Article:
Costa Rica (November 2009)

7 Dec

Brandon and I recently went down to Costa Rica for a week. It was a great trip, great people, and a GORGEOUS country. Not only am I going back one day, but it’s currently number one on my list of countries to move to when I’m tired of everything else. Definitely need to set aside at least a month next time, because one week is almost cruel in its unsatisfying teaser taste.

Here’s a run-down of our activities: The first night we stayed in San Jose. We arrived with a list of ideal hotels to stay in and the comforting knowledge that we were visiting during neither the peak tourist season nor the secondary tourist season. Unfortunately, we had no idea that every hotel in San Jose was completely booked due to the Uruguay v. Costa Rica soccer game going on the following weekend. Every hotel on our list was booked, so we took a tip from our cab driver and stayed at Hotel Helena, which is basically a woman’s house and an adjacent builing. We ended up in a basement room next to a very loud laundry room, but luckily, there was free internet available.

Unfortunately, this learning experience came when we were most tired and in need of rest on our trip. Brandon and I had just run a marathon the day before, and we were looking forward to a relaxing week on the beach. We walked more during the first day than we did the rest of the trip. We healed eventually, and luckily, the headache of that first evening and night didn’t ruin the rest of the trip for us.

After getting settled in at Hotel Helena, we followed the directions of Helena herself to a local bus station so we could buy tickets for the next day’s 6 a.m. bus to our next destination city. Afterwards, we walked around Central San Jose, which is not “nice” but isn’t an eye-sore either. We got our first taste of a soda there – the typical Costa Rican eating establishment. I had my first casado, which is a typical dish that has some meat, beans, rice and other items. It’s a very basic dish; Costa Rica is not known for producing culinary marvels.

Day two took us to Putarenas by bus to catch a ferry to Paquera and then onto another bus to Montezuma, a sleepy, semi-isolated town that’s got a friendly white-Rasta-convert every few feet. This small, T-shaped piece of paradise hidden by jungle that comes right up to the beach was very safe, friendly and low-key. We stayed two nights just out of town (about a mile) in Casas Colibri, a small piece of land with three miniature houses for rent. Our hosts, a young British woman and her Costa Rican boyfriend (whom she only addressed as “mi Amor”), were enlightening, entertaining, and hopelessly in love, which was sweet to witness. We went with them to the Montezuma waterfalls the first day, and the second went with a tour group to Totuga Island, where we snorkled (my first time). Both the island and the waterfall were beautiful and the perfect pictures of paradise.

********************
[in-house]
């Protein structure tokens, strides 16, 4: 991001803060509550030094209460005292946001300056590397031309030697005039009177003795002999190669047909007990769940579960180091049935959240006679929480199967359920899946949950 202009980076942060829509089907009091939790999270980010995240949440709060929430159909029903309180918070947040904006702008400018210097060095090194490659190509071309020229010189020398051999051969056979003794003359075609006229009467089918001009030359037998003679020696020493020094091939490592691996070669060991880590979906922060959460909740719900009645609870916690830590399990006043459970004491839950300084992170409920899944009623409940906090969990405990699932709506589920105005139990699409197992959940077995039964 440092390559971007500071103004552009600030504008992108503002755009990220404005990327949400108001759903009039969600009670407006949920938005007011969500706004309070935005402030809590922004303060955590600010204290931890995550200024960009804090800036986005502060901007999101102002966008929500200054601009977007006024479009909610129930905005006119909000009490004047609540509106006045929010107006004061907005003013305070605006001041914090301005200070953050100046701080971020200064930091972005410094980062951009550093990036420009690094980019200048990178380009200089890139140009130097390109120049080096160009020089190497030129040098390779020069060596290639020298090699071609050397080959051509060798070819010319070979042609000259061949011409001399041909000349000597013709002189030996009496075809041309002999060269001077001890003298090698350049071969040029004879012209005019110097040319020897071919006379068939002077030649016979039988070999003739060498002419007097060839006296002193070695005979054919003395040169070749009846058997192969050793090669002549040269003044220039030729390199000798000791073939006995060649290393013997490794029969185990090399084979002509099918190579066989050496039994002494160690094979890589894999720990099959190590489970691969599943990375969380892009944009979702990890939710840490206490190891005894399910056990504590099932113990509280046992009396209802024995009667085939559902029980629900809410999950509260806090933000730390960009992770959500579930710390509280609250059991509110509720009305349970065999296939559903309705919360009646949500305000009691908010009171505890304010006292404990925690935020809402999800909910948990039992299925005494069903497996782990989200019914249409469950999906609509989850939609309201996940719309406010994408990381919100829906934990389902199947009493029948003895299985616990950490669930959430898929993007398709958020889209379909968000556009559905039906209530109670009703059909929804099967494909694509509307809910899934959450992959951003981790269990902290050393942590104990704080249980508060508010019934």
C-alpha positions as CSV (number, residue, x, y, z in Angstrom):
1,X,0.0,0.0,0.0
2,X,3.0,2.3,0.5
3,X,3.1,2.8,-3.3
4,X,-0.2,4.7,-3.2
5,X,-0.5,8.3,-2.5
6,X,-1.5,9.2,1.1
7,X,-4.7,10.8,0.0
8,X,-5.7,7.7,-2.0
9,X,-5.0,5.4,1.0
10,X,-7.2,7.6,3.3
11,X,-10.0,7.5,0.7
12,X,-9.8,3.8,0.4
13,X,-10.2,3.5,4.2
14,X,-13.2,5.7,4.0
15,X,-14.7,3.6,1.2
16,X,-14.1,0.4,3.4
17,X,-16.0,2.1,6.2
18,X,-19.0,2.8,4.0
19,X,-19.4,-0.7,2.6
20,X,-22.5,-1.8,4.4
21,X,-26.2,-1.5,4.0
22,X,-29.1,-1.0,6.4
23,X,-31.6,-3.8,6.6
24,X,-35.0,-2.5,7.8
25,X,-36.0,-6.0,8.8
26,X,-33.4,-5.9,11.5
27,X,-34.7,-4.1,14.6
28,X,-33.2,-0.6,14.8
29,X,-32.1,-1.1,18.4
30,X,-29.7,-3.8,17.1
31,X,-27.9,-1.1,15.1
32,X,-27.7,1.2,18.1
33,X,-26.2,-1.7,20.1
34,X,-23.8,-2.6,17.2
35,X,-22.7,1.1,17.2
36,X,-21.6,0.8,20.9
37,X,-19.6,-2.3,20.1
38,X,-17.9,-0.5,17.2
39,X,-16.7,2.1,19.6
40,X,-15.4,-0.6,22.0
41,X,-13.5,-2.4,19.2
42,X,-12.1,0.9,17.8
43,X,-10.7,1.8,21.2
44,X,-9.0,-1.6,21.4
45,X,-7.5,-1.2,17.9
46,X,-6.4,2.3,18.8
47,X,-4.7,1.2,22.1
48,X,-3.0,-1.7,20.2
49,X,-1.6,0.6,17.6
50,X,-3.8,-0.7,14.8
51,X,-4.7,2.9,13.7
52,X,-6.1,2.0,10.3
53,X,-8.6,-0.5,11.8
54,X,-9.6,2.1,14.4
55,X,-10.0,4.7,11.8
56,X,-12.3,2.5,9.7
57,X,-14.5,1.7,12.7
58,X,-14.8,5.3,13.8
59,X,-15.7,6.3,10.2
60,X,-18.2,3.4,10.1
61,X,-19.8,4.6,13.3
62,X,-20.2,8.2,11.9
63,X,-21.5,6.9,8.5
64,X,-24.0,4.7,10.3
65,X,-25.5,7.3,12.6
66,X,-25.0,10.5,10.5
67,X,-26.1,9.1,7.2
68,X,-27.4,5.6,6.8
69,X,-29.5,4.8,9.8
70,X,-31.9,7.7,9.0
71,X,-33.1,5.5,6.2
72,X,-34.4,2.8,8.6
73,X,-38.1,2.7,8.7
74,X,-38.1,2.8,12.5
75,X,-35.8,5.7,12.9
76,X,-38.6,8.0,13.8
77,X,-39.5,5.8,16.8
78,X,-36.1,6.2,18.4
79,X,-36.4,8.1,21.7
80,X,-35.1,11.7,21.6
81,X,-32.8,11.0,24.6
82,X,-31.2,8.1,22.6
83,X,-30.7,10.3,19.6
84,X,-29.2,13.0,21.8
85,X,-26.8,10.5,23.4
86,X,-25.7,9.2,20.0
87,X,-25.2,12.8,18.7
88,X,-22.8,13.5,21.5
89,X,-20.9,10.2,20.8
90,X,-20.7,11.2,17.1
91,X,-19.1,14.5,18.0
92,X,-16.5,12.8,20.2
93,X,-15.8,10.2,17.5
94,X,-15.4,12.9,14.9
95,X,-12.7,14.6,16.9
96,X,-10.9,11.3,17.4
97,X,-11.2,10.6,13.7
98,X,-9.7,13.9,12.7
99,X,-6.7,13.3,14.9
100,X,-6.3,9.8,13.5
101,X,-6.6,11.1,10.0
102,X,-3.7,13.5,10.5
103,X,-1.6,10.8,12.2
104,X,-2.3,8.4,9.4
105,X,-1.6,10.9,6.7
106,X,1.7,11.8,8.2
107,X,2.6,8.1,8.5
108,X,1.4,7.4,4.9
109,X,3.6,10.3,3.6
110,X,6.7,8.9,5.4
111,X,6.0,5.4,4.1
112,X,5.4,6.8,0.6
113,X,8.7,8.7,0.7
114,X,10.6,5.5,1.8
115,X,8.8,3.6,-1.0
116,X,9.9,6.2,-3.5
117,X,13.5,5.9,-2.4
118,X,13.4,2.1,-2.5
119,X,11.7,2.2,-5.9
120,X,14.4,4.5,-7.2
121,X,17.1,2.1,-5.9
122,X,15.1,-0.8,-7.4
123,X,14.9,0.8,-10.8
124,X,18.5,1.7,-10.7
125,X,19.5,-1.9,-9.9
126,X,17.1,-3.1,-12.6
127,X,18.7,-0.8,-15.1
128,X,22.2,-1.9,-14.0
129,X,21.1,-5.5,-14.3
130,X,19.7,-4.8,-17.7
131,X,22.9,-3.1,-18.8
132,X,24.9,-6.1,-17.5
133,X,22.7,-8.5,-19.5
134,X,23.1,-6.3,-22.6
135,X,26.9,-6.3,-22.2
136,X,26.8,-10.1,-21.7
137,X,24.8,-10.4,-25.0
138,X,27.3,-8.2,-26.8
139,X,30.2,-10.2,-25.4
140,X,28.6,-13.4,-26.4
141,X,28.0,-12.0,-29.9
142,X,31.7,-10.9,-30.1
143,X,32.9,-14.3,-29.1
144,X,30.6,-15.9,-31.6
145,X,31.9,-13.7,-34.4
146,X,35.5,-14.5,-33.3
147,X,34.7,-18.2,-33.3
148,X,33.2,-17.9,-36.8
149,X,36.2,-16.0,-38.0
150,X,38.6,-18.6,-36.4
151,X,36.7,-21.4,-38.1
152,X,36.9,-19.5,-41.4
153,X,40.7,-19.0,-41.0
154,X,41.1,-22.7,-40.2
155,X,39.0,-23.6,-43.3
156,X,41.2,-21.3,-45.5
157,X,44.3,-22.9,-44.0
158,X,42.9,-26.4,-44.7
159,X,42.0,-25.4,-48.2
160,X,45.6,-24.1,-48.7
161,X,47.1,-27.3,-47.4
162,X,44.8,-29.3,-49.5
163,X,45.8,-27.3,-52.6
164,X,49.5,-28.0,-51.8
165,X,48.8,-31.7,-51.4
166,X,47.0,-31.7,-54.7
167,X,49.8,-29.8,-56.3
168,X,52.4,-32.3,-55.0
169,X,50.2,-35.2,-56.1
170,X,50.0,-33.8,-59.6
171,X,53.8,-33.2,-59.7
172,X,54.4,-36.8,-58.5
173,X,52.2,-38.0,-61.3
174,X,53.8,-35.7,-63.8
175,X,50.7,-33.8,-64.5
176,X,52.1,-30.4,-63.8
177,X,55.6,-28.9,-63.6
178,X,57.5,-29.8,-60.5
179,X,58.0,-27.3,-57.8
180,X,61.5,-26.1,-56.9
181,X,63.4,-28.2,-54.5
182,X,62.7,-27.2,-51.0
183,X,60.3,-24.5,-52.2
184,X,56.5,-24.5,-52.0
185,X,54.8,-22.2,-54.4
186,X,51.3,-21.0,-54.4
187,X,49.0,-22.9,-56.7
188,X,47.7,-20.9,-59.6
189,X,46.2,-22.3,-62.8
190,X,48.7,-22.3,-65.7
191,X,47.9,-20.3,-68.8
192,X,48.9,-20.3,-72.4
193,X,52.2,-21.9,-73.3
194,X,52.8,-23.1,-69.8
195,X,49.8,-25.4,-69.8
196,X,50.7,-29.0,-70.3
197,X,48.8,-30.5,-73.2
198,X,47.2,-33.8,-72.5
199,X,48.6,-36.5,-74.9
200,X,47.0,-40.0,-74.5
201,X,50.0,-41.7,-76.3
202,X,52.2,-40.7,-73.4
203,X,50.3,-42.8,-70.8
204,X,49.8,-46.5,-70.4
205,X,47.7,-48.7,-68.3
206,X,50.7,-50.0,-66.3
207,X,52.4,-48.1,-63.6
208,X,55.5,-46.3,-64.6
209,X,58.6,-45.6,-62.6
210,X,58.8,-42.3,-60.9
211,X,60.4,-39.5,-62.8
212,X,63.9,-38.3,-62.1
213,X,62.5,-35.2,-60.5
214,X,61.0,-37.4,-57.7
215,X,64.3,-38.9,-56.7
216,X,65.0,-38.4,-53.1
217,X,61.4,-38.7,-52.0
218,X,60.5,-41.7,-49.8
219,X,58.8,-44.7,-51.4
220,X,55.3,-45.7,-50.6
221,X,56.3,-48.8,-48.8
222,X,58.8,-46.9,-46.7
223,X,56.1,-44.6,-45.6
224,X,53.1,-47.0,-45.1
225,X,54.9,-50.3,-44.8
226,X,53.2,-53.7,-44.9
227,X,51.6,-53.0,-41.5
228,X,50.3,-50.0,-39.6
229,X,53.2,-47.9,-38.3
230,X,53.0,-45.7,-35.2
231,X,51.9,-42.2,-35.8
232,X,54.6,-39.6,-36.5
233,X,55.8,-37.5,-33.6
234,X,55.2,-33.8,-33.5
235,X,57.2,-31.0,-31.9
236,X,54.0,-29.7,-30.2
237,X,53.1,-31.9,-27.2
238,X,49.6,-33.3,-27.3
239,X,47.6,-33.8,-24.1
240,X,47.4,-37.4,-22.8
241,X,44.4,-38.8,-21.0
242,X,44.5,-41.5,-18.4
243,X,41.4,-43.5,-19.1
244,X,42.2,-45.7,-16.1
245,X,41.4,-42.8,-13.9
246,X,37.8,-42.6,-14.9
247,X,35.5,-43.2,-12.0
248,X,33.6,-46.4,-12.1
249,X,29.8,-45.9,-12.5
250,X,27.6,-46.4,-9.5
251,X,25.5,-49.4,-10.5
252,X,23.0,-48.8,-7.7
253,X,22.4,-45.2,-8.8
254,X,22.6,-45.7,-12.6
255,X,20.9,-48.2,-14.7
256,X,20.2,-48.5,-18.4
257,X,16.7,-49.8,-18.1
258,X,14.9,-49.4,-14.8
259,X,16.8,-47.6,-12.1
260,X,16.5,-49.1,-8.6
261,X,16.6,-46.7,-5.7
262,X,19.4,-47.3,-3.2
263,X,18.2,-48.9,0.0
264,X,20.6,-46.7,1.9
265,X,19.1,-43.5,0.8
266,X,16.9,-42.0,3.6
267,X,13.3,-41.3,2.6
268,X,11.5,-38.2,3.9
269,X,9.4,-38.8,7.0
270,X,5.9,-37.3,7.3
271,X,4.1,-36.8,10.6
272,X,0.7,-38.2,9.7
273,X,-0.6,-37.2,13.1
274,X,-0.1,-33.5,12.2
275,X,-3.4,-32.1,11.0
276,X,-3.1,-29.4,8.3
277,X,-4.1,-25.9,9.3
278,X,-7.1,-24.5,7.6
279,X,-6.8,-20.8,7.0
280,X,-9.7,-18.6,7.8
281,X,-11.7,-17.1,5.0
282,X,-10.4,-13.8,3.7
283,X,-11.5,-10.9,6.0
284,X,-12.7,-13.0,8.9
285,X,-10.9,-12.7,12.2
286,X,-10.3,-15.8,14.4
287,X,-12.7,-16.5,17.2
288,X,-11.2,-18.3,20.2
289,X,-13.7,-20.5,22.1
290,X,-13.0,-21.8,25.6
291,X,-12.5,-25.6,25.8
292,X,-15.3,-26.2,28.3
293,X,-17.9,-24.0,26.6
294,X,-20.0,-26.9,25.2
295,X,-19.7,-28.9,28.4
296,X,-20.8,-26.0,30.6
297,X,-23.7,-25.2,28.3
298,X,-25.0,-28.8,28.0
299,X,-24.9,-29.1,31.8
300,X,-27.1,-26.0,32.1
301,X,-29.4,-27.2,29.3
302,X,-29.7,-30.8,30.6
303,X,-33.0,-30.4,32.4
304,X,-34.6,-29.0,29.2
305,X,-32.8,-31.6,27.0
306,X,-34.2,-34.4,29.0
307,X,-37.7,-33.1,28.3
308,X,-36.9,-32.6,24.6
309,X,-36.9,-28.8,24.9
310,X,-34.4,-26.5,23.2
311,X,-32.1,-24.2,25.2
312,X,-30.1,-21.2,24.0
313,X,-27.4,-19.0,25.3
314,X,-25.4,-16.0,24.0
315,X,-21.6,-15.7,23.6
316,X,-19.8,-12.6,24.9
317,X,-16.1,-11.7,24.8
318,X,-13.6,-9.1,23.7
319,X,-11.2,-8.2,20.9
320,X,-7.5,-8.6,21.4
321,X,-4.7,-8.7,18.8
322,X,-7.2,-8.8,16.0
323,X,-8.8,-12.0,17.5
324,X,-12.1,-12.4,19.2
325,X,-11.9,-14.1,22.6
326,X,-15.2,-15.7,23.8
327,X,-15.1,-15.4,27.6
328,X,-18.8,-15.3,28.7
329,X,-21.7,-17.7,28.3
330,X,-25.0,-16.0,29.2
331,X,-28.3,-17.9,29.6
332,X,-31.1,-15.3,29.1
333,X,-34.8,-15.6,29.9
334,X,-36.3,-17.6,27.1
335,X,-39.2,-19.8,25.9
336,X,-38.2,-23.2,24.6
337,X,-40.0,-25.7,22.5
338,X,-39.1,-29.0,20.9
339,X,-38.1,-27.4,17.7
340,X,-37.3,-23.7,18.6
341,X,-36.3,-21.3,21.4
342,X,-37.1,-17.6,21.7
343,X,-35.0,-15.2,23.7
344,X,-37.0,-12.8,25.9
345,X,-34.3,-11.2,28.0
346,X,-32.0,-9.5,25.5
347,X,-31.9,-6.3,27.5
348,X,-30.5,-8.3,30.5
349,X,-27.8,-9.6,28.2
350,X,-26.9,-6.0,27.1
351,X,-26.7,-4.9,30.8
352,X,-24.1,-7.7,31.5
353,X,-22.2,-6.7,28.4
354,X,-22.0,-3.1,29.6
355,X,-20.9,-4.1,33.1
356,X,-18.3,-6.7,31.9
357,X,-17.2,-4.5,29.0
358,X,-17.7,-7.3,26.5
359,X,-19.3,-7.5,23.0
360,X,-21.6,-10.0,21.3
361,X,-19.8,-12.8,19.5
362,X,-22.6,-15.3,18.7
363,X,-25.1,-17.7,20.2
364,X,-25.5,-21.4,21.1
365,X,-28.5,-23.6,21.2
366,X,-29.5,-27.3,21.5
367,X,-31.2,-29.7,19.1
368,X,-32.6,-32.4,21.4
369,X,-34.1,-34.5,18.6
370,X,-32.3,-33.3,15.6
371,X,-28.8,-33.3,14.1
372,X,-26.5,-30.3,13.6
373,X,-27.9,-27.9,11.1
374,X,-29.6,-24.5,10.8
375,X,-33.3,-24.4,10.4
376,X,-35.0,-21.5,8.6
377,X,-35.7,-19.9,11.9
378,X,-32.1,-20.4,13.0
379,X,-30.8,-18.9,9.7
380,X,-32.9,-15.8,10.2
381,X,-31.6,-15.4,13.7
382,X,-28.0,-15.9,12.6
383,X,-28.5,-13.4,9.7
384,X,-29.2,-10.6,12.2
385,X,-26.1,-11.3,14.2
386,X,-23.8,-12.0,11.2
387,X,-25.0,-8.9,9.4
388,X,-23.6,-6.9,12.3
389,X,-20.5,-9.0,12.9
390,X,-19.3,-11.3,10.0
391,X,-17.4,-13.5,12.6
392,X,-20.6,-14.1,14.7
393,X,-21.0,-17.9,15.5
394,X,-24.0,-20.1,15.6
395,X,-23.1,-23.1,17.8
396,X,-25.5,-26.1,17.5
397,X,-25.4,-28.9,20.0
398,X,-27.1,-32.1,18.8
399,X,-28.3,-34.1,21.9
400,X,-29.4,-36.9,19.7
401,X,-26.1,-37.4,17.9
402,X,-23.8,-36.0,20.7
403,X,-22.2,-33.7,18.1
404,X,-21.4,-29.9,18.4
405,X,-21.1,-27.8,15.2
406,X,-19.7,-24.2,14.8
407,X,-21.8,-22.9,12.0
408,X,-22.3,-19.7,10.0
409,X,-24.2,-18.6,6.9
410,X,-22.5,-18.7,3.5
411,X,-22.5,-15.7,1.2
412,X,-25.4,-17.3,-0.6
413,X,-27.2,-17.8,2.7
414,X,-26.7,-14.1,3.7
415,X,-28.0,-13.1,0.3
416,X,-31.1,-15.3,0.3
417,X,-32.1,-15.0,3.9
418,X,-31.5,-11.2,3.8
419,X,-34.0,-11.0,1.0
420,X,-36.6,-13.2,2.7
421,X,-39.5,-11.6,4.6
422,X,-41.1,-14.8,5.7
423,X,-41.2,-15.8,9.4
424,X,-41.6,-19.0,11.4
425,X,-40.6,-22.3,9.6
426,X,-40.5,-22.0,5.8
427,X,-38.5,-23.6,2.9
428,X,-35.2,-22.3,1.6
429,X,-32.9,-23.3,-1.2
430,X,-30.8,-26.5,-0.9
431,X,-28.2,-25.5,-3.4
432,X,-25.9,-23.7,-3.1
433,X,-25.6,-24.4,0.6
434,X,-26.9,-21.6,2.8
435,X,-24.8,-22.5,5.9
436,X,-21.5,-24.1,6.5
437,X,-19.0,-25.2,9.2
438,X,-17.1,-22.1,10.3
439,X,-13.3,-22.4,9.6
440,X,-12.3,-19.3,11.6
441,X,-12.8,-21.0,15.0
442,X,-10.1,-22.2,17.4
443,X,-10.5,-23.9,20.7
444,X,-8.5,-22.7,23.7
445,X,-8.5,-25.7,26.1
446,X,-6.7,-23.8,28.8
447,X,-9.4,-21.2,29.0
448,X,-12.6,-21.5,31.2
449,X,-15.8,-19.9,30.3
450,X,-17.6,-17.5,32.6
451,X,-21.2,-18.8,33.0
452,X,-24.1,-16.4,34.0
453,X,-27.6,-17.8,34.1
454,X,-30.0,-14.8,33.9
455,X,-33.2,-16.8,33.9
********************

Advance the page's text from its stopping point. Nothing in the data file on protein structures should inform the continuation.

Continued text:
Our second night we hung out with a pair of young male teenagers, one of whom was still in high school (possibly a dropout). They were staying in the house next to us and made some great conversation around a cheap bottle of vodka and Coke; but they made me feel old for the first time in a while (and I’m only 23!). They had saved up their summer’s earnings for a 4-week trip backpacking around Costa Rica, which was quite admirable (heck, they could’ve spent their money on video games). Their insightful conversation made me wish I’d had some of the thoughts they shared when I myself was only 17 and 19 and not 23.

After Montezuma, we headed – on a 6-hr. bus/ferry/bus ride – to La Fortuna, a sleepy, friendly little tourist town at the base of the Volcan Arenal, which has been actively erupting since 1968. More notably, the volcano is surrounded by lush secondary rainforest. Since we were there during the tail-end of the rainy season, we never did see the peak of the volcano (because it was constantly covered by clouds); thus, we never actually saw any lava, which can normally be seen on clearer nights.

At Arenal, we went on a few tours: a guided hike through the rainforest floor followed by a trip to the hot springs resort Baldi (VERY touristy – I’d recommend trying to see the springs for free), a canopy tour via Ecoglide, better known as ziplining, and a horseback tour to the La Fortuna waterfall, a powerful and deadly couple-hundred-foot drop of water that is awe-inspiring, angry and exquisite all at the same time.

We stayed in La Fortuna until the morning we headed back to the States. We had some delicious food on our trip (I recommend Cocolores – get the red snapper cooked in cognac! – in Montezuma as well as the Italian food place by the Iguana Inn; also try Nene’s – and their sea bass cooked in lemon and butter – in La Fortuna).

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